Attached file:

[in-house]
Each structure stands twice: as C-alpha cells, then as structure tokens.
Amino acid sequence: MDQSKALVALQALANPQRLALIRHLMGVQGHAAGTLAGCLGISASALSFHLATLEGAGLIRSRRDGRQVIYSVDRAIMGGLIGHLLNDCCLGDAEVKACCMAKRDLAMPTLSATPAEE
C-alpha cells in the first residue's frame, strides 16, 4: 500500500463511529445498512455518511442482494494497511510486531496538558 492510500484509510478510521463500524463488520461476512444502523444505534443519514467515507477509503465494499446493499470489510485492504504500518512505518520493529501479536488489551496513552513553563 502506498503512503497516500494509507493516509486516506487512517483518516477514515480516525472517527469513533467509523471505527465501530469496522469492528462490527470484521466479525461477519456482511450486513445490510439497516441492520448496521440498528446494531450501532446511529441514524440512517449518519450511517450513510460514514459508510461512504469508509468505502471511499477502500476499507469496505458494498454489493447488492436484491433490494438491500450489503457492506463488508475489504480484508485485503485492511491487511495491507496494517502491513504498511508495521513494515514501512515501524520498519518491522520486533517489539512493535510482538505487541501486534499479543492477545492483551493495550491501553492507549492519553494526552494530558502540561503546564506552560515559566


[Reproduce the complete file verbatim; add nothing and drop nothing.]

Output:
[in-house]
Each structure stands twice: as C-alpha cells, then as structure tokens.
Amino acid sequence: MDQSKALVALQALANPQRLALIRHLMGVQGHAAGTLAGCLGISASALSFHLATLEGAGLIRSRRDGRQVIYSVDRAIMGGLIGHLLNDCCLGDAEVKACCMAKRDLAMPTLSATPAEE
C-alpha cells in the first residue's frame, strides 16, 4: 500500500463511529445498512455518511442482494494497511510486531496538558 492510500484509510478510521463500524463488520461476512444502523444505534443519514467515507477509503465494499446493499470489510485492504504500518512505518520493529501479536488489551496513552513553563 502506498503512503497516500494509507493516509486516506487512517483518516477514515480516525472517527469513533467509523471505527465501530469496522469492528462490527470484521466479525461477519456482511450486513445490510439497516441492520448496521440498528446494531450501532446511529441514524440512517449518519450511517450513510460514514459508510461512504469508509468505502471511499477502500476499507469496505458494498454489493447488492436484491433490494438491500450489503457492506463488508475489504480484508485485503485492511491487511495491507496494517502491513504498511508495521513494515514501512515501524520498519518491522520486533517489539512493535510482538505487541501486534499479543492477545492483551493495550491501553492507549492519553494526552494530558502540561503546564506552560515559566